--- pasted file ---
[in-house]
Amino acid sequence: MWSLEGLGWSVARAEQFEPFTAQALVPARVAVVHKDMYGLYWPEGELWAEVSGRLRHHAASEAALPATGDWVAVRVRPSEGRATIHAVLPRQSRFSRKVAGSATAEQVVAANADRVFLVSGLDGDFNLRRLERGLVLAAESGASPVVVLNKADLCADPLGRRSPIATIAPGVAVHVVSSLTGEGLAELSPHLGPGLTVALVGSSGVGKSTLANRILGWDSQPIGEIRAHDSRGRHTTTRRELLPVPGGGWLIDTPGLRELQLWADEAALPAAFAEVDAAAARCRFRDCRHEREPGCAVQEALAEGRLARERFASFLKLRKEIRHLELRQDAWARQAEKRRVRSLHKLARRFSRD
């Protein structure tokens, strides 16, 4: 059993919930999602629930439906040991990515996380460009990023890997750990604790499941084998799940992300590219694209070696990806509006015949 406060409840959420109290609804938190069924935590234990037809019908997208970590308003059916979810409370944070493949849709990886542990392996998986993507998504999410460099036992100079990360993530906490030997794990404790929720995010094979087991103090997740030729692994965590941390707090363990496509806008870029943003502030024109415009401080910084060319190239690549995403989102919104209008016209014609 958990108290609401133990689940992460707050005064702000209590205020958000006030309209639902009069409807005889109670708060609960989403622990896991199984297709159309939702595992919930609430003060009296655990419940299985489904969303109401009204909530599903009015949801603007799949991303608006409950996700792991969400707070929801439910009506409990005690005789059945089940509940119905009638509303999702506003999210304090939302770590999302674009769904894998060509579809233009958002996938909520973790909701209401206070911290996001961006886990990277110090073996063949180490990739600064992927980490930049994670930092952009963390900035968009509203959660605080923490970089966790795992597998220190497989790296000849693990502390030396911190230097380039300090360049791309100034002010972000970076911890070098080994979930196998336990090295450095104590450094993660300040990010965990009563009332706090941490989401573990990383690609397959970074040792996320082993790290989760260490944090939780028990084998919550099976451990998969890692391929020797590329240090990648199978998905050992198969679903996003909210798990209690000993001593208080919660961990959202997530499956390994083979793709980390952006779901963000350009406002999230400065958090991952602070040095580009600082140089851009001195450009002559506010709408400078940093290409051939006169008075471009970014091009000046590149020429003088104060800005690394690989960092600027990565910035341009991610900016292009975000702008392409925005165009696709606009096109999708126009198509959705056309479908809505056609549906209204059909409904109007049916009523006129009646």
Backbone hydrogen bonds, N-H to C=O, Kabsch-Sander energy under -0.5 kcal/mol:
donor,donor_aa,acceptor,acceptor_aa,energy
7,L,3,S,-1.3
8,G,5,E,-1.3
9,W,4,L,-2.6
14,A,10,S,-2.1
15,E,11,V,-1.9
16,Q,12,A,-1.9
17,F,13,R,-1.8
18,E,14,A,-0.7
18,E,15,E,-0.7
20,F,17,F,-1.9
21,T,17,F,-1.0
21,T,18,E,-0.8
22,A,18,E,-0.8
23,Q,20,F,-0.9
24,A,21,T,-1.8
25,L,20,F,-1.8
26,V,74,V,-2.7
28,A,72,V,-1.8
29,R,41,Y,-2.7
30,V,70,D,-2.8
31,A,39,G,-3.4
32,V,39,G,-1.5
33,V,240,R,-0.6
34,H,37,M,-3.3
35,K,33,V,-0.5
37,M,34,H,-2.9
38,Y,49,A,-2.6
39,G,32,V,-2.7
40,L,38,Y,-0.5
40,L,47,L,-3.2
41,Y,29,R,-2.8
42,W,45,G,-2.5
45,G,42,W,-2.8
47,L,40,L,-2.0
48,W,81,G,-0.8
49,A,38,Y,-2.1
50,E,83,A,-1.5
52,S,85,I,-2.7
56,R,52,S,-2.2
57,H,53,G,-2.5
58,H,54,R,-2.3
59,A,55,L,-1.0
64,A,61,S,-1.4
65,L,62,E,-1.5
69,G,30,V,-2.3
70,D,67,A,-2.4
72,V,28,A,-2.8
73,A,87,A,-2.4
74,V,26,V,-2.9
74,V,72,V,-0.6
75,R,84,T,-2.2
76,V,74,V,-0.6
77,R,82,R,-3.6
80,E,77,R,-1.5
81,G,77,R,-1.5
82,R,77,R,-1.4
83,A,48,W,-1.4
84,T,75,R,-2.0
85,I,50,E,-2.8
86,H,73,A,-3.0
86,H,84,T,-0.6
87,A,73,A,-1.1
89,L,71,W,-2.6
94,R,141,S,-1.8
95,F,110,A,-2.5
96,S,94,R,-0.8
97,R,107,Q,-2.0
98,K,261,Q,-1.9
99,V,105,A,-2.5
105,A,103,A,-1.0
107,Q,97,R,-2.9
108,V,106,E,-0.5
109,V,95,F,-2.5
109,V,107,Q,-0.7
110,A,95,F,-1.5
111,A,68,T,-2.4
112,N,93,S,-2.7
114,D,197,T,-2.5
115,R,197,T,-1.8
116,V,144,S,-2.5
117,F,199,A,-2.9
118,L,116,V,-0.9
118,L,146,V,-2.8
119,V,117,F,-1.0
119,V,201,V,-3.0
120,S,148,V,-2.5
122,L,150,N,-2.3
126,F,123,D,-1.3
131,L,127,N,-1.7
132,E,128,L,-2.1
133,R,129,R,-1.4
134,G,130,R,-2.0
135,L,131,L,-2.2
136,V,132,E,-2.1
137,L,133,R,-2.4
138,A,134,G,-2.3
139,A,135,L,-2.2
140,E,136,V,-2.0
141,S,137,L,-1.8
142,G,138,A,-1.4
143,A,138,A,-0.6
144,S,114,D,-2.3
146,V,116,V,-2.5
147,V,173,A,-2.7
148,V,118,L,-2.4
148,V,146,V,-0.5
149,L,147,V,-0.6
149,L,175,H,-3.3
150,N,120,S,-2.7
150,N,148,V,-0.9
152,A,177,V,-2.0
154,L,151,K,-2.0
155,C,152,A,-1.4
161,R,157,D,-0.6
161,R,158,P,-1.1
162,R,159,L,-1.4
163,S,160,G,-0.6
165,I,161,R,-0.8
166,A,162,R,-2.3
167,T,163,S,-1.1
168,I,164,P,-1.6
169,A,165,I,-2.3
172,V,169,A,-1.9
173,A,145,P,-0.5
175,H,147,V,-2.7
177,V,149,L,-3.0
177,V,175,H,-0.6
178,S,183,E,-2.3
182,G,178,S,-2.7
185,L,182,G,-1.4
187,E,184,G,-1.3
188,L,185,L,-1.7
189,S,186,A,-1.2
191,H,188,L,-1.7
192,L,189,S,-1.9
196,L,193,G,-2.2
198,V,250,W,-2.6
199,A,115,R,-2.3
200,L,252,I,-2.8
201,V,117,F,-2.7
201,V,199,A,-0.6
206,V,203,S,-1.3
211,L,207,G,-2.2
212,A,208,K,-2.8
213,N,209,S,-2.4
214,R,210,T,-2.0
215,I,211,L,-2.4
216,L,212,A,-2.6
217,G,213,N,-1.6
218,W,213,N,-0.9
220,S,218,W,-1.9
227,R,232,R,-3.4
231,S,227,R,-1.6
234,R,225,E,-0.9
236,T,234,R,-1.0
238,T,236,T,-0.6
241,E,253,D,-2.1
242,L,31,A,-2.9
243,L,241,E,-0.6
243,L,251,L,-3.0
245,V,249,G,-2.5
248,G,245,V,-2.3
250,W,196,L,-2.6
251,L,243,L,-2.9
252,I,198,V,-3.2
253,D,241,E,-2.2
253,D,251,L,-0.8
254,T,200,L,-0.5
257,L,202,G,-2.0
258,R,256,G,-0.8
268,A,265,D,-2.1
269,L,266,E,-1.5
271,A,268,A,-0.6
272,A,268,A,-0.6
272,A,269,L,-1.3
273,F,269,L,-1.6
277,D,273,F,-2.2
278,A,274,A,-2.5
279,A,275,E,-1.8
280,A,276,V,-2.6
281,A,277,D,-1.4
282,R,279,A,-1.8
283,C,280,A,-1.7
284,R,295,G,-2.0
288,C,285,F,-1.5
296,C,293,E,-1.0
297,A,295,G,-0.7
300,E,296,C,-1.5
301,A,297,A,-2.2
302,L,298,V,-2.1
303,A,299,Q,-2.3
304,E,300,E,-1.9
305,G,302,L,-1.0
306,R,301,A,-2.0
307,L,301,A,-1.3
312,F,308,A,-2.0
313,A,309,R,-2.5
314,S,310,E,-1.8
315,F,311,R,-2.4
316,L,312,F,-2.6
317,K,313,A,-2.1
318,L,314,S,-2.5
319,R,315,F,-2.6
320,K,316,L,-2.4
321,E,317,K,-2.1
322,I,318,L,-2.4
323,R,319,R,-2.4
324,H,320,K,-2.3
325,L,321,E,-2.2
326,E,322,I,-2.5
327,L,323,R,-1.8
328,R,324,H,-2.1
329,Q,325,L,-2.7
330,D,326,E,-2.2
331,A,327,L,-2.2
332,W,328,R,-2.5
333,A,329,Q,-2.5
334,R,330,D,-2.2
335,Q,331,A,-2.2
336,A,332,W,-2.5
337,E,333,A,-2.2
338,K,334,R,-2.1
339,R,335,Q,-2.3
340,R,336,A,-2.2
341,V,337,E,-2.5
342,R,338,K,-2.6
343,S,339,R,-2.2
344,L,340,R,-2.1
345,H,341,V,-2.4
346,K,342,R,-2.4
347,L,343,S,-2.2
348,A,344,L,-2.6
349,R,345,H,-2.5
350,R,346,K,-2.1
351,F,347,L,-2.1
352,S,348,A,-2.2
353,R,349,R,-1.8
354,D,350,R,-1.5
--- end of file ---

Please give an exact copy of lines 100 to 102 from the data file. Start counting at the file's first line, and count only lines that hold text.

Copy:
137,L,133,R,-2.4
138,A,134,G,-2.3
139,A,135,L,-2.2